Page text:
115 years ago today, a great literary voice was silenced.
Oscar Wilde died November 30, 1900. He was only 46 years old.
Since then, it has been widely held that Wilde succumbed to the ravages of end-stage syphilis.
But some determined modern physicians have done some medical detective work and have developed a much different theory about what killed the great writer: an ear infection.
According to University of Michigan medical historian and PBS Newshour contributor Dr. Howard Markel, the syphilis theory originated with Wilde himself.
As an undergraduate at Oxford, Wilde sought the services of “a really well-known prostitute … named Old Jess,” Markel says. It was Wilde’s belief that he contracted syphilis that night. He was so concerned he had contracted the disease that before marrying Constance Lloyd, he underwent a medical examination, which declared him healthy.
Markel explains that at the time, the 1870s or so, they had no real understanding of what caused syphilis and no way to test for it other than through physical diagnosis.
“You could have the symptoms of syphilis and not have syphilis, there could have been other diseases. Or you could have no symptoms, because syphilis is a very sneaky disease with three main stages, and still be infected,” he says. “So that being cleared doesn’t really mean much pro or con.”
Markel tells us there’s a lot of evidence stacked against Wilde’s self-diagnosis. First and foremost, neither his wife nor their two sons ever showed any symptoms of the disease.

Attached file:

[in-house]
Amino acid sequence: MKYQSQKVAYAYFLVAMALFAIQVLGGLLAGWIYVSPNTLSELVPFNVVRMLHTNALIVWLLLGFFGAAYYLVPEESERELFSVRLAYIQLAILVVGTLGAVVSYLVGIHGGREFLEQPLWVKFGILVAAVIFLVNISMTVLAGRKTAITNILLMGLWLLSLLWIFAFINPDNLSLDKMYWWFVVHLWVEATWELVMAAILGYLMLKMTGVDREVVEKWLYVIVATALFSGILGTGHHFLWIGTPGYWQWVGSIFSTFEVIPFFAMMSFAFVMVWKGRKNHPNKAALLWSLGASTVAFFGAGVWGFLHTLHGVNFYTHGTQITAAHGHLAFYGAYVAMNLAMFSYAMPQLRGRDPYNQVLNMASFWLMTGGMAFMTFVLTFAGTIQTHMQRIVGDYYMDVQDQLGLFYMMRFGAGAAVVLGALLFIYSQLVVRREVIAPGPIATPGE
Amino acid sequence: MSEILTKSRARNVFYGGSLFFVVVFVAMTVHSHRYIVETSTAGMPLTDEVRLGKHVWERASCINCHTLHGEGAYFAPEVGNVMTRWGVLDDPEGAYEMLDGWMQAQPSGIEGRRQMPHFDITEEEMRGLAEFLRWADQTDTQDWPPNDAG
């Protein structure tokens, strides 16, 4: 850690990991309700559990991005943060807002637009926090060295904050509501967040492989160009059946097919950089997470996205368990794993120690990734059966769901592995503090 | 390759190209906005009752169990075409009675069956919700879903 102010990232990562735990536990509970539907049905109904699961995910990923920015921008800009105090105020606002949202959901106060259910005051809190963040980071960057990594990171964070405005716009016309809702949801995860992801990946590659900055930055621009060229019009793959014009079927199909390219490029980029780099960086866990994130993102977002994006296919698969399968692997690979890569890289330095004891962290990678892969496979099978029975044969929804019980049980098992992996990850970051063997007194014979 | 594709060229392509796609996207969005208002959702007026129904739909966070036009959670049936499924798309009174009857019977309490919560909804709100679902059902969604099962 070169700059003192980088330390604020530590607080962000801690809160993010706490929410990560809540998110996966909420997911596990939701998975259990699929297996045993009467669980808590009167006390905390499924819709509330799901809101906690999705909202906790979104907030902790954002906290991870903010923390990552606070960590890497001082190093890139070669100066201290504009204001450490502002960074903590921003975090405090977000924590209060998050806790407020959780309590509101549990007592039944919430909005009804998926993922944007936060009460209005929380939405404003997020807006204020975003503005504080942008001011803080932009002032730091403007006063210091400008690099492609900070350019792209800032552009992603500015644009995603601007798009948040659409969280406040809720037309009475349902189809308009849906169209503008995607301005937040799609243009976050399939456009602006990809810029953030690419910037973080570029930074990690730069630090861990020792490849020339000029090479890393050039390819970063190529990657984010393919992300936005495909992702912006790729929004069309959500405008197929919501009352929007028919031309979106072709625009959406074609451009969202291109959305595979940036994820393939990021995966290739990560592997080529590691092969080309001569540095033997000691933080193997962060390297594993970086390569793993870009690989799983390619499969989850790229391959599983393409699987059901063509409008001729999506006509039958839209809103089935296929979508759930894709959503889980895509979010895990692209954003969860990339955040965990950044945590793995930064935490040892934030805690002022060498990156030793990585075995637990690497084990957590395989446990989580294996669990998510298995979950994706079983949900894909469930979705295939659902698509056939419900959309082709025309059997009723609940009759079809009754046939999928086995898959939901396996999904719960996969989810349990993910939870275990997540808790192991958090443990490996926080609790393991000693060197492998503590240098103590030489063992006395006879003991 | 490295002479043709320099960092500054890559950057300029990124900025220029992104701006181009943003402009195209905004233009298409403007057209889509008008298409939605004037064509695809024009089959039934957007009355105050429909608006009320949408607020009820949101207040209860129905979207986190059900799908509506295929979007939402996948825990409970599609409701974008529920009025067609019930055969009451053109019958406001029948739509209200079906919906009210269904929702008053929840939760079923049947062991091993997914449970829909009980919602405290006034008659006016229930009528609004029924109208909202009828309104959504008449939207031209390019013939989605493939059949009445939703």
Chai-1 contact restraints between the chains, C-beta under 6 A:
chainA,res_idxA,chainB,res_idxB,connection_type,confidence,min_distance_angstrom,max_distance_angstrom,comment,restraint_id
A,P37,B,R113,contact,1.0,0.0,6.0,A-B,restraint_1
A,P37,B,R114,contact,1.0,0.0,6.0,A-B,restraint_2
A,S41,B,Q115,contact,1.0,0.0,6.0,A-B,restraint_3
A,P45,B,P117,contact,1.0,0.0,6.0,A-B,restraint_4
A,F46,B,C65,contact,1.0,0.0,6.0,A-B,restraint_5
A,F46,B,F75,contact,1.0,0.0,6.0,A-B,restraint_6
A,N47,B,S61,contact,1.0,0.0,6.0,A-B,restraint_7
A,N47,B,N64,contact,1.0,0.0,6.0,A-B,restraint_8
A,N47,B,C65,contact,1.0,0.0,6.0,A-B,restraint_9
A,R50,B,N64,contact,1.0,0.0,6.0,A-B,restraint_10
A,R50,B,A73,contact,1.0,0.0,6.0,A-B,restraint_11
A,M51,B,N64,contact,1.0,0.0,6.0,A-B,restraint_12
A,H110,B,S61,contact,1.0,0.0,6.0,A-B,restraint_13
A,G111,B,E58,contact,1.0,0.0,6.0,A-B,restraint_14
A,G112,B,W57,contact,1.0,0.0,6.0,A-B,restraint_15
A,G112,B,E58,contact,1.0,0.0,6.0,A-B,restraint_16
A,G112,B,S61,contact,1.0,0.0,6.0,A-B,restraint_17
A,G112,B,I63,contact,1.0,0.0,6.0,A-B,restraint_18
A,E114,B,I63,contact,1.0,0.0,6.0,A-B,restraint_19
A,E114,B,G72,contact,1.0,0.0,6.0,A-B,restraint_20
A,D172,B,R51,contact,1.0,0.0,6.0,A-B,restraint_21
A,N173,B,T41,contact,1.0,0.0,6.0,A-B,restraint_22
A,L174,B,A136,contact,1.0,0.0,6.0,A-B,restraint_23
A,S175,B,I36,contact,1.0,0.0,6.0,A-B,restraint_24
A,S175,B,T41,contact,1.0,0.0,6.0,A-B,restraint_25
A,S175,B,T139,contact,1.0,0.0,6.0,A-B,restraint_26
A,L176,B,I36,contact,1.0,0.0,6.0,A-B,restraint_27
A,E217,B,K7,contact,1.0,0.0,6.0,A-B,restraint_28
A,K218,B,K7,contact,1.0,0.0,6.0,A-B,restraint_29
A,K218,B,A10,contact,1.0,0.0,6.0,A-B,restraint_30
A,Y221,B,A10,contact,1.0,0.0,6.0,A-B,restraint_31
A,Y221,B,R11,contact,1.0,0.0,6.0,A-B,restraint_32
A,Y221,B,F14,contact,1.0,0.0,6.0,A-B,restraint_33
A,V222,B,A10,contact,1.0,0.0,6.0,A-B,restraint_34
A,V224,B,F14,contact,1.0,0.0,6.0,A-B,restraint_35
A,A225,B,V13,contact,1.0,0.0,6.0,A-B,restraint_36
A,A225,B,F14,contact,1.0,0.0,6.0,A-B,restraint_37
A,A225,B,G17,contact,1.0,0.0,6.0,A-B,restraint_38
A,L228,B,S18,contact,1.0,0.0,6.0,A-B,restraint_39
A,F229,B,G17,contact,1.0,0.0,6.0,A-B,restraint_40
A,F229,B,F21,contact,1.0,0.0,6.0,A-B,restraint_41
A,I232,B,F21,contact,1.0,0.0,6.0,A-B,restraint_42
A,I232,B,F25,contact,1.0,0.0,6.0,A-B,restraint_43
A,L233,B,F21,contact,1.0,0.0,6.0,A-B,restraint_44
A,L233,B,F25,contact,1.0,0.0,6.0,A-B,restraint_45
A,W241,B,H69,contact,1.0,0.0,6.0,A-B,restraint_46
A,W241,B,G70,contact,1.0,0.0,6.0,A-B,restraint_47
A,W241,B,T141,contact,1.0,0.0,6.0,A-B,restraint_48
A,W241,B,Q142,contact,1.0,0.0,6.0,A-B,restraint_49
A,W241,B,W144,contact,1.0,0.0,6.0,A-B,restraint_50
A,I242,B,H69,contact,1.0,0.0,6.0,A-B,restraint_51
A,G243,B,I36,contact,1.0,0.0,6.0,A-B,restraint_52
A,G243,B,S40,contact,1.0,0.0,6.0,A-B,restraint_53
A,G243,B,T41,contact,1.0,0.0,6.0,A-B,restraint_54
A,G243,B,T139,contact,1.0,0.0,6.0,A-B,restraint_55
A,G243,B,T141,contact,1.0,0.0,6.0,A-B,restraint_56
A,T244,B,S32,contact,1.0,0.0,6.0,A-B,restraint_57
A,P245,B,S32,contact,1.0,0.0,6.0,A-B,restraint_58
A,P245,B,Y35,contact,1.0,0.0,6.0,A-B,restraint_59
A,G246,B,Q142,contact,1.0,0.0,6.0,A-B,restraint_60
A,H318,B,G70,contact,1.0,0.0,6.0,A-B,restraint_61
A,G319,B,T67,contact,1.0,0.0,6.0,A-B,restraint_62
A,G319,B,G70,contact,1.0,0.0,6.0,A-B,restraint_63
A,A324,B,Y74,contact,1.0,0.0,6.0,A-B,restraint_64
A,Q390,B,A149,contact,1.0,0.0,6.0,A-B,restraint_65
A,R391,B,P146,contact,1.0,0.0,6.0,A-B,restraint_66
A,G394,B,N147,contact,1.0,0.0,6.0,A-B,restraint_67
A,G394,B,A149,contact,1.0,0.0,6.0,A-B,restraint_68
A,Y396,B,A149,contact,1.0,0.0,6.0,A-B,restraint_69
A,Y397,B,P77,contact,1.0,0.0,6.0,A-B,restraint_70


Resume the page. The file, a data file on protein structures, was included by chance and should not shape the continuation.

Moreover, he says that Wilde never showed any of “the cardiovascular symptoms or the neurological symptoms” of late-stage syphilis.
Wilde was jailed for being a homosexual between 1895 and 1897. Throughout his time behind bars, Wilde was examined by physicians “at least seven times … and there was no mention ever in his medical records of having any of the signs of syphilis, whether it was neurosyphilis or any other form,” Markel says.
Those symptoms would be expected at this point in Wilde’s life, since he supposedly died of the disease only three years after his release.
Markel says Wilde did suffer from a chronic drainage from his ear, “probably a series of middle ear infections.” The condition came and went during his sentence, but came back with a vengeance in 1900.
Markel explains that the infection at that time had likely spread to Wilde’s mastoid bone, “right near the ear and right under the brain.”
“And that, particularly before antibiotics was a harbinger of bad things,” he says. “When it got to the mastoid bone you really had the risk of meningitis.”
Once the infection reaches and penetrates the meninges, the three membranes that protect the brain and spinal cord, it can cause meningoencephalitis, “and that is a terrible infection that kills you.”
According to Markel, it sounds like that’s what happened to Wilde. He describes Wilde’s last month as one filled with agony, punctuated by intense fevers, delirium, and doses of opiates and chloral hydrate, all of which fits the posthumous diagnosis.
But through it all, Markel says Wilde held on to his characteristic wit.
“Oscar Wilde was incredible. He is said to have said, ‘My wallpaper and I are fighting a duel to the death. One or the other of us must go.’ Sadly, it was Oscar Wilde who went first.”
- Ryan Grimes, Stateside